Brenau President Emeritus Ed Schrader — who is heading the Center for Chinese Culture & Language at Brenau, the outgrowth of the first partnerships with Anhui Normal — says China and the U.S. have had somewhat different but complementary approaches to education because institutions like Brenau have the luxury of small classes.

“The teacher has more personal time to spend with the individual student, and the class has more time for creative ideas to be discussed,” he says. “I believe that Chinese education has developed to be the best system for teaching information so that students remember and recall the specifics.”

Yin “Hedy” Haiyan, a 2+2 education major, works on an assignment with classmates during an ON Language class at Brenau. (AJ Reynolds/Brenau University)

Li Gang, financial management professor at Anhui Business College, says smaller class sizes are less common in China, a country of about 1.4 billion people.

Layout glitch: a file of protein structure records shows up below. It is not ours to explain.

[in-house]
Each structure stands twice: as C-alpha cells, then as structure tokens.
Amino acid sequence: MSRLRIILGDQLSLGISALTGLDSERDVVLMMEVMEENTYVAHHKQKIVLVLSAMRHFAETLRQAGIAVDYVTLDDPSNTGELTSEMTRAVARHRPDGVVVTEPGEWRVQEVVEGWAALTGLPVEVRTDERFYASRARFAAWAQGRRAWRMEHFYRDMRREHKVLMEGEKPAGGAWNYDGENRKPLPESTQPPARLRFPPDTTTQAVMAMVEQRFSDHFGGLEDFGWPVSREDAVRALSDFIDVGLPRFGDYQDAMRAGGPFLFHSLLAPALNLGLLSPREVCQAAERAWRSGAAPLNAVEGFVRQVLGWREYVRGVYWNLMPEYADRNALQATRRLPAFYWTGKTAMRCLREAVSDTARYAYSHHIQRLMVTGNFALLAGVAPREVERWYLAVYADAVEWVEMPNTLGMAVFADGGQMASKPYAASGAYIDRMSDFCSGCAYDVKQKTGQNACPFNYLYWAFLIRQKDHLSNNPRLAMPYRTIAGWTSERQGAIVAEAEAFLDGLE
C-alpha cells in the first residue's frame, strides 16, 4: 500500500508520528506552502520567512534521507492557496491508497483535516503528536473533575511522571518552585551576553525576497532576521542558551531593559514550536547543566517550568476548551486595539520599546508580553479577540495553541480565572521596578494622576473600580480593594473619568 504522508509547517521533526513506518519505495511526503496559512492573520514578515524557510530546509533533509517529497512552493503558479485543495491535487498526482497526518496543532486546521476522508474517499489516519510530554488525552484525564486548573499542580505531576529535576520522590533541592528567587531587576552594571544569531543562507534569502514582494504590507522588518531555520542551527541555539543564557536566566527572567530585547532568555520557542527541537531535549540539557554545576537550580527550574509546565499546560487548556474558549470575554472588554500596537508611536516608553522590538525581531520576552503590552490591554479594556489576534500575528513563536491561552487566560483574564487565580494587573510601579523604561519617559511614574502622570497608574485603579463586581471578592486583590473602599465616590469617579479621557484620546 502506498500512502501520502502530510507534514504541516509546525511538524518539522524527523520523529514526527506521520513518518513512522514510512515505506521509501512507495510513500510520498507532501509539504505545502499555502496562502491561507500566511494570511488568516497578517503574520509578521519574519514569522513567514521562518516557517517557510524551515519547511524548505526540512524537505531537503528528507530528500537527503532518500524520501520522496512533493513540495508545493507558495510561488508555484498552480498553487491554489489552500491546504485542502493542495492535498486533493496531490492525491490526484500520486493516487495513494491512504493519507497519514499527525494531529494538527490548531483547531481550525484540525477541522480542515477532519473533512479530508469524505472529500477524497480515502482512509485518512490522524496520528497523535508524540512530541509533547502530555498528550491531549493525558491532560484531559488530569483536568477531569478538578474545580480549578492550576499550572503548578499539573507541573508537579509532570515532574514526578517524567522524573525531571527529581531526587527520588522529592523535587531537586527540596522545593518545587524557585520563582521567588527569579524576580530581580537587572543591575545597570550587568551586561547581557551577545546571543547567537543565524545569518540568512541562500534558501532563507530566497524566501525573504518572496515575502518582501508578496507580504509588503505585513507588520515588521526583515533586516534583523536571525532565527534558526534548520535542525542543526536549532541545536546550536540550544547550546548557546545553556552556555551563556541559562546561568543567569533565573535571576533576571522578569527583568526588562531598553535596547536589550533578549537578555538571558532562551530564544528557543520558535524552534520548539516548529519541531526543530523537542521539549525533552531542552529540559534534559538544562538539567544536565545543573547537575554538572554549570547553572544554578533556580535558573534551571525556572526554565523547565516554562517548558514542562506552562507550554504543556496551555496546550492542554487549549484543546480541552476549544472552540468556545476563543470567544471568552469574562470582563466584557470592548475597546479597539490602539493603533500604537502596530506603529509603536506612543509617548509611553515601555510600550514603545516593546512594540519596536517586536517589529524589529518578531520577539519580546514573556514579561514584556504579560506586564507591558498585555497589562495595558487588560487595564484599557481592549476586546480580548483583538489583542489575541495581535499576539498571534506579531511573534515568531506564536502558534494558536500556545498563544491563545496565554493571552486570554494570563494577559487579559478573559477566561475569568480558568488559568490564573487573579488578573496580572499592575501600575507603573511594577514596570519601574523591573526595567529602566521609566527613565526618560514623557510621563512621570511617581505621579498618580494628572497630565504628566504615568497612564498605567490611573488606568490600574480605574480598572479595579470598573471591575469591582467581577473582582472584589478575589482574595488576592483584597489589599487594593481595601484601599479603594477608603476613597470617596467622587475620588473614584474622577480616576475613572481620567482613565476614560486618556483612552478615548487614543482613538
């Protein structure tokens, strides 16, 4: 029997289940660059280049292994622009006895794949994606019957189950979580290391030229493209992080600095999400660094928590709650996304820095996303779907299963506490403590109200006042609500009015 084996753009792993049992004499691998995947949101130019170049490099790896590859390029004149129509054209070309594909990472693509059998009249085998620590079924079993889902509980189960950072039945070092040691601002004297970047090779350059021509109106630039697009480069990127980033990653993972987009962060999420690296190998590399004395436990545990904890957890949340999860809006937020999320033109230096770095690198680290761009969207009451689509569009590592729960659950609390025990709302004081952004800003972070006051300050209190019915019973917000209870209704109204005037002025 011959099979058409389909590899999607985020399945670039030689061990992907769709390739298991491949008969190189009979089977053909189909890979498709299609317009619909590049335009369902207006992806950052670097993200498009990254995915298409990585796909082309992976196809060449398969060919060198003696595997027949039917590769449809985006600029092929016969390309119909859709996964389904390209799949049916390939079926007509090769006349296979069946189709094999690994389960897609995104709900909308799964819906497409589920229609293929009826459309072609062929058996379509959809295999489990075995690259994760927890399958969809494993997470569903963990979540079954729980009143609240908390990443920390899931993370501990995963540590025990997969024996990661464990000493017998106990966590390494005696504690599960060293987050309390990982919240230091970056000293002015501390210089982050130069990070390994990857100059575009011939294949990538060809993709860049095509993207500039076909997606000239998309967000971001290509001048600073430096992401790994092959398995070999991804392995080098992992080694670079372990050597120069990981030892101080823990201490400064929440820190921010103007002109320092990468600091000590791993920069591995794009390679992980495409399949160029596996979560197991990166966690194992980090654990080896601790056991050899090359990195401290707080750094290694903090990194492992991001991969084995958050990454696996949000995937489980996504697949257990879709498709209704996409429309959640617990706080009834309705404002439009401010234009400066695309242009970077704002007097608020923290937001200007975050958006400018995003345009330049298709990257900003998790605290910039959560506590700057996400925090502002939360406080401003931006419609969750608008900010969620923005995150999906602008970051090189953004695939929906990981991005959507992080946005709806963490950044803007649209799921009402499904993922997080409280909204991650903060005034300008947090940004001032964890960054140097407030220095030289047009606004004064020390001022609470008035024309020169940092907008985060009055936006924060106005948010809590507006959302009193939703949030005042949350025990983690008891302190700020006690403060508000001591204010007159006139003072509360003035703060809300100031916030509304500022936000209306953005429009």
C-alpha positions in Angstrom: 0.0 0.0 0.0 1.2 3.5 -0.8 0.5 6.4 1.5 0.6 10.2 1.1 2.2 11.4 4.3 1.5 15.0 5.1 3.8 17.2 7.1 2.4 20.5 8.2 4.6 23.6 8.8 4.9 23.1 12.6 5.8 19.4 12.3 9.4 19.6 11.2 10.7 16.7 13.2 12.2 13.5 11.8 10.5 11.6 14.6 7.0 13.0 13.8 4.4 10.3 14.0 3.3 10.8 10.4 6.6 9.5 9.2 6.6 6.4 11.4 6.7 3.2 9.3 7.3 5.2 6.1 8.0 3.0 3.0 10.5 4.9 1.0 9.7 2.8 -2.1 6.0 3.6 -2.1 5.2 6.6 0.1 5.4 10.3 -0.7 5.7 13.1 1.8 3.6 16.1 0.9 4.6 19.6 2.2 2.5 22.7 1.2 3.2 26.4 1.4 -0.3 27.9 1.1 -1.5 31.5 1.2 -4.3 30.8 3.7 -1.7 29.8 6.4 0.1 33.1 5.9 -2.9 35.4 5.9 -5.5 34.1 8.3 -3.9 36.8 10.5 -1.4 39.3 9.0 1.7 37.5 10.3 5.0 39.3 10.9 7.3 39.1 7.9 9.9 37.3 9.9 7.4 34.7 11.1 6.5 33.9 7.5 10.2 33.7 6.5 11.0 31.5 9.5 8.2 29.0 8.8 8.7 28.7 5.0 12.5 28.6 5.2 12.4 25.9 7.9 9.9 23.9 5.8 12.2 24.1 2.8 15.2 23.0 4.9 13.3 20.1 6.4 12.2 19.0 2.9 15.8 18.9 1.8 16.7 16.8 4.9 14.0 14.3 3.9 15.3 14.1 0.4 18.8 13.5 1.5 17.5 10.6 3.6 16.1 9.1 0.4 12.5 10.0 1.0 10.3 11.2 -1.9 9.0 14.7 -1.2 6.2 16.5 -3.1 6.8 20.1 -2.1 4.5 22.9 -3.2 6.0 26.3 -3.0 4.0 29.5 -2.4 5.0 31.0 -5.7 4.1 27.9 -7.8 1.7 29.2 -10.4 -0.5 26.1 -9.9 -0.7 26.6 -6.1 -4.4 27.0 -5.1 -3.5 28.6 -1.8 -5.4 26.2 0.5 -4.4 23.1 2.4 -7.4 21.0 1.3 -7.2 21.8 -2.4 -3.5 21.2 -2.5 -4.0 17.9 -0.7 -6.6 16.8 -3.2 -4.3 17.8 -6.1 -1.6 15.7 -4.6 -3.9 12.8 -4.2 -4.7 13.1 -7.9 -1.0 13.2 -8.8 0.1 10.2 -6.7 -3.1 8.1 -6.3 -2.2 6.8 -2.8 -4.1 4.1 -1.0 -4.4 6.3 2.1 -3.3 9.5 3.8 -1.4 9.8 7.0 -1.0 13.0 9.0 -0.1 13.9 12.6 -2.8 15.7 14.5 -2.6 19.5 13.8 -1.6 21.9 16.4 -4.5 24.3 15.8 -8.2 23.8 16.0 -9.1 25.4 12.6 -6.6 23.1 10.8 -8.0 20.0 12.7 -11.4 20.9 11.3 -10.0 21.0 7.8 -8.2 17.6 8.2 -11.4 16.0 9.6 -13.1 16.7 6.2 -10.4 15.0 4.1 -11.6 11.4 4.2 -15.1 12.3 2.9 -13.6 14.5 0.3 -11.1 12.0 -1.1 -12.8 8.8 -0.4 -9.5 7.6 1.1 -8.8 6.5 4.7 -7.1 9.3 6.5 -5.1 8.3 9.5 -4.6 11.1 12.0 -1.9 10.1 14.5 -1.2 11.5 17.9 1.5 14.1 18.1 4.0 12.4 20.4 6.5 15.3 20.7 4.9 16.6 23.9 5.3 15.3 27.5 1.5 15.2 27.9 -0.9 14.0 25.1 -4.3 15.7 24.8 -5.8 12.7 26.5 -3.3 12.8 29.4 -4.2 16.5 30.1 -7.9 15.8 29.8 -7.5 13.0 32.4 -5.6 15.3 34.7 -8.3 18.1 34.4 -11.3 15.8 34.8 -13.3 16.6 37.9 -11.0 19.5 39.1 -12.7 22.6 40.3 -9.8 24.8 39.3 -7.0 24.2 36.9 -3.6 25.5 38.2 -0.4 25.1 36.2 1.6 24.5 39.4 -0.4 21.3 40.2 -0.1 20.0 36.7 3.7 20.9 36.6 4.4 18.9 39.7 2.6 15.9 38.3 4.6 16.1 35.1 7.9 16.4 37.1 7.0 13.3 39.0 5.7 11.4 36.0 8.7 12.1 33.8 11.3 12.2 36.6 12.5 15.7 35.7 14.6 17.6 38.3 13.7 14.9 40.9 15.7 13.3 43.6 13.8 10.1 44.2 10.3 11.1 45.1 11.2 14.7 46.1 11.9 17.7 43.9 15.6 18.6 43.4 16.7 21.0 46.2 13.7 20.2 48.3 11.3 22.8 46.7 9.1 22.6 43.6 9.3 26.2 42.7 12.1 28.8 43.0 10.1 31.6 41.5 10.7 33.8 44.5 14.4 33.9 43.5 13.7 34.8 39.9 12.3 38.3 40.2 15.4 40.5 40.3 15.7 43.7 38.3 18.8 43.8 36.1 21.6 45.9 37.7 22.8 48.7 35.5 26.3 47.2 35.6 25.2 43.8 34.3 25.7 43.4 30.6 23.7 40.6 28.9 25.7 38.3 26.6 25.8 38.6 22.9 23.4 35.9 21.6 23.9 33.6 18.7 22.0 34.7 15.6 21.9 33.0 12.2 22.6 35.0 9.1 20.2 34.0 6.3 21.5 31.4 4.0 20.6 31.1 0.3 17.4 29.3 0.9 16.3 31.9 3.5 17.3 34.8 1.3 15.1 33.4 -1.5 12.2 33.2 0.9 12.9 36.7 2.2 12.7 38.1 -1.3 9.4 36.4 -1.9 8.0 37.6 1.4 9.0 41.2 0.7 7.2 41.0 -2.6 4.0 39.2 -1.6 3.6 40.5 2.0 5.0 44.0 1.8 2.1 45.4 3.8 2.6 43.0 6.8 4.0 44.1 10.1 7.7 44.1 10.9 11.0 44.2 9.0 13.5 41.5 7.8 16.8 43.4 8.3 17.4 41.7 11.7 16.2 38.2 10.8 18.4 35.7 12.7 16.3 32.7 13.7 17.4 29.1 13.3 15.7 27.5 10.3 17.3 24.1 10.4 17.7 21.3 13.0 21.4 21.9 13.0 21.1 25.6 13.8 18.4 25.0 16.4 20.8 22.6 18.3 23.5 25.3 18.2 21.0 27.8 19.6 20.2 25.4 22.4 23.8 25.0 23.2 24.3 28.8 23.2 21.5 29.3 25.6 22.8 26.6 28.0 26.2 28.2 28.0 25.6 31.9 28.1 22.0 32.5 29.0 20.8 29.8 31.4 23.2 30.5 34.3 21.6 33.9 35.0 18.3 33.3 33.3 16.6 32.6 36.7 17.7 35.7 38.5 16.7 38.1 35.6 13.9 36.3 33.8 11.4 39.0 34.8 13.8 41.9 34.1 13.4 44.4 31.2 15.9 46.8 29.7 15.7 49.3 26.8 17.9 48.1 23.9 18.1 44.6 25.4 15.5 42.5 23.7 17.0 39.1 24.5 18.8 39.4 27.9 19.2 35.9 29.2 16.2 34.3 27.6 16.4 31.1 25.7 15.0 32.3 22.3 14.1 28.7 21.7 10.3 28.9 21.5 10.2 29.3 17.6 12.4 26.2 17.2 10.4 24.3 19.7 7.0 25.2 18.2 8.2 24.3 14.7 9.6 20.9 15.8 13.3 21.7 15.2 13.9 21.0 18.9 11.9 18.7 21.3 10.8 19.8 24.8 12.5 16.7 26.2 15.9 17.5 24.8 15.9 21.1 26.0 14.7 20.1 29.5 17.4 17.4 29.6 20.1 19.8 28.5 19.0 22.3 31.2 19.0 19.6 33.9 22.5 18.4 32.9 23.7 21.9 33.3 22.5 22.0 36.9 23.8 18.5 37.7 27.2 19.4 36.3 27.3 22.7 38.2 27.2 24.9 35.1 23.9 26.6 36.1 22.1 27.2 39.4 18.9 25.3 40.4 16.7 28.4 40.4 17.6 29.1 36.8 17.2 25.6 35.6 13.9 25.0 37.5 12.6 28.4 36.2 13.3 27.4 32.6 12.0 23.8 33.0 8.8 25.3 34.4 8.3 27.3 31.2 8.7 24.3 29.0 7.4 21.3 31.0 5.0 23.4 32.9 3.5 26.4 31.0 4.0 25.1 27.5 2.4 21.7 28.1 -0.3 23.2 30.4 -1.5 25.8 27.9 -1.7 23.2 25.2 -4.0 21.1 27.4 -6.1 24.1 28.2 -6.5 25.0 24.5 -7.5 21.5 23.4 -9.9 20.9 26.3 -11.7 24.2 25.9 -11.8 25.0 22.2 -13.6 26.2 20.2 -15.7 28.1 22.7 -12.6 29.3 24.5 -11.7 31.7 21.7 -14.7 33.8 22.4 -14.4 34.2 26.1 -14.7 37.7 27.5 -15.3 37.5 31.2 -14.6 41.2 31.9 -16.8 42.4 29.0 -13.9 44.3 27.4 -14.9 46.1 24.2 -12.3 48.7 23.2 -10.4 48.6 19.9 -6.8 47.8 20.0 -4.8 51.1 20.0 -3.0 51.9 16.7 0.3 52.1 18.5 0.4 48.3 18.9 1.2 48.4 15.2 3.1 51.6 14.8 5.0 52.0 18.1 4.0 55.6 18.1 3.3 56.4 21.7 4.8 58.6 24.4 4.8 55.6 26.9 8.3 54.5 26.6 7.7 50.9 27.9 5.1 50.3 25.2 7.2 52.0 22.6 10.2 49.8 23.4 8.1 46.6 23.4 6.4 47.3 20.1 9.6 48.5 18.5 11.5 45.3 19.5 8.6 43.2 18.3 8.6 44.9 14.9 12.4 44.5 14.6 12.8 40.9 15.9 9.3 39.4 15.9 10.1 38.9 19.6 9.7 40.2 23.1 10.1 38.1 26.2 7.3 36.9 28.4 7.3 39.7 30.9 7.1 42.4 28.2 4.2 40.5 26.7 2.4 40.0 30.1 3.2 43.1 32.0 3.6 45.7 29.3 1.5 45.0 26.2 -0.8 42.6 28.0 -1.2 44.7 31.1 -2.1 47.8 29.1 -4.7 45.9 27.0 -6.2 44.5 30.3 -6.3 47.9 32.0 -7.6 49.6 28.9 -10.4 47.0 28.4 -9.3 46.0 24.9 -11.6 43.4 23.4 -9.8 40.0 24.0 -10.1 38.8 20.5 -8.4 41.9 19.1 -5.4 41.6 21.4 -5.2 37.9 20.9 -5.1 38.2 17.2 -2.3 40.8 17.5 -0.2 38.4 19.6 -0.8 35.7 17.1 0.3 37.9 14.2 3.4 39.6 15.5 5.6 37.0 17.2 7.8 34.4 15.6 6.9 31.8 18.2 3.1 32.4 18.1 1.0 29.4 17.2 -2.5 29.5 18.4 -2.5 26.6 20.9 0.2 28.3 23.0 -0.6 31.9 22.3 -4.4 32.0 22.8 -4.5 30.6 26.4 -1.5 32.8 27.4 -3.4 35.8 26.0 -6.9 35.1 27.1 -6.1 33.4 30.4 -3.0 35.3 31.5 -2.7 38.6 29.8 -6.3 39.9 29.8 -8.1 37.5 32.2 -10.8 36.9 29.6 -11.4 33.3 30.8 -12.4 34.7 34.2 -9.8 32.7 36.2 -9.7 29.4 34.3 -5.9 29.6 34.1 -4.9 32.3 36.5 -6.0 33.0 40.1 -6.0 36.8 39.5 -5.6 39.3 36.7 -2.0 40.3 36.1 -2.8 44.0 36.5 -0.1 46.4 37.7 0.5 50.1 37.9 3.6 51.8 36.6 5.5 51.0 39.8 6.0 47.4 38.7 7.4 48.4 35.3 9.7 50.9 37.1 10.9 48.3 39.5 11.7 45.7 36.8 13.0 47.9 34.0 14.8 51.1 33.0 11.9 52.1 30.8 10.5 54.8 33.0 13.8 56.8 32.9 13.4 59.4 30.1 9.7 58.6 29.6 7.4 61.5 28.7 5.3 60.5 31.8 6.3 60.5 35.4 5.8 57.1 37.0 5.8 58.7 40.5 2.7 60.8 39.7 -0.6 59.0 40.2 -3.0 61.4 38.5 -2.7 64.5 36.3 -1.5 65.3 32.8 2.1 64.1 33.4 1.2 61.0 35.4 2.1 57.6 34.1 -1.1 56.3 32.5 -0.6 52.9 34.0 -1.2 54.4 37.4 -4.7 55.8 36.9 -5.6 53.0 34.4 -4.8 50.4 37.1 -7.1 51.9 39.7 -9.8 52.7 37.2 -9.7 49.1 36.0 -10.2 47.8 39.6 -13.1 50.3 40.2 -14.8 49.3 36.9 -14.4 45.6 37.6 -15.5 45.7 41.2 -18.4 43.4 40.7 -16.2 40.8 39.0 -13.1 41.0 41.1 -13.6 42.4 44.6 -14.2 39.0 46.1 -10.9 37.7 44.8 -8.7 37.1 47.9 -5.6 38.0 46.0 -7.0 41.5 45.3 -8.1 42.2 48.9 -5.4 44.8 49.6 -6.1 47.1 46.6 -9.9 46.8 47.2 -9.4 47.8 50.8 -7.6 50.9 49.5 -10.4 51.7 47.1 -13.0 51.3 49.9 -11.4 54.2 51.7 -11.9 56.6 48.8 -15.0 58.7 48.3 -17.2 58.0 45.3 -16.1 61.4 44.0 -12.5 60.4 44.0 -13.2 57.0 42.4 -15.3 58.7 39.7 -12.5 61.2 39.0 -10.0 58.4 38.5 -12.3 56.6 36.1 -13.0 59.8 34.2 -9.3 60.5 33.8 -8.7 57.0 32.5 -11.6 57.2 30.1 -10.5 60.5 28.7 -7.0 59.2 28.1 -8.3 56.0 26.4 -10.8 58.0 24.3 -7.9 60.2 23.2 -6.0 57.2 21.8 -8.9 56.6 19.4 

“In China, we offer higher education to a very large population with limited resources,” Gang says.

Gang was one of 10 delegates from Anhui Business College who attended the Brenau University International Education Seminar for Business Educators in June. During the seminar, Anhui Business College faculty said that Brenau faculty are more collaborative and encourage students to ask questions.

“American instructors use more examples or demonstrations to explain something,” says Xueyun “Anna” Feng, a sophomore music major from Guiyang, China. “Chinese instructors are more exact. They use more concepts from books and explain something from a specific knowledge point.”

Other differences include advising and scheduling in the U.S. versus China. Students in the states are responsible for their class schedules. Large enrollment numbers in Chinese schools do not allow for this same flexibility.

And while Brenau English professor Rebekah Taylor-Wiseman acknowledges there are some differences between Chinese and American teaching styles, that is, she says, really the whole point.

The learner-centered environment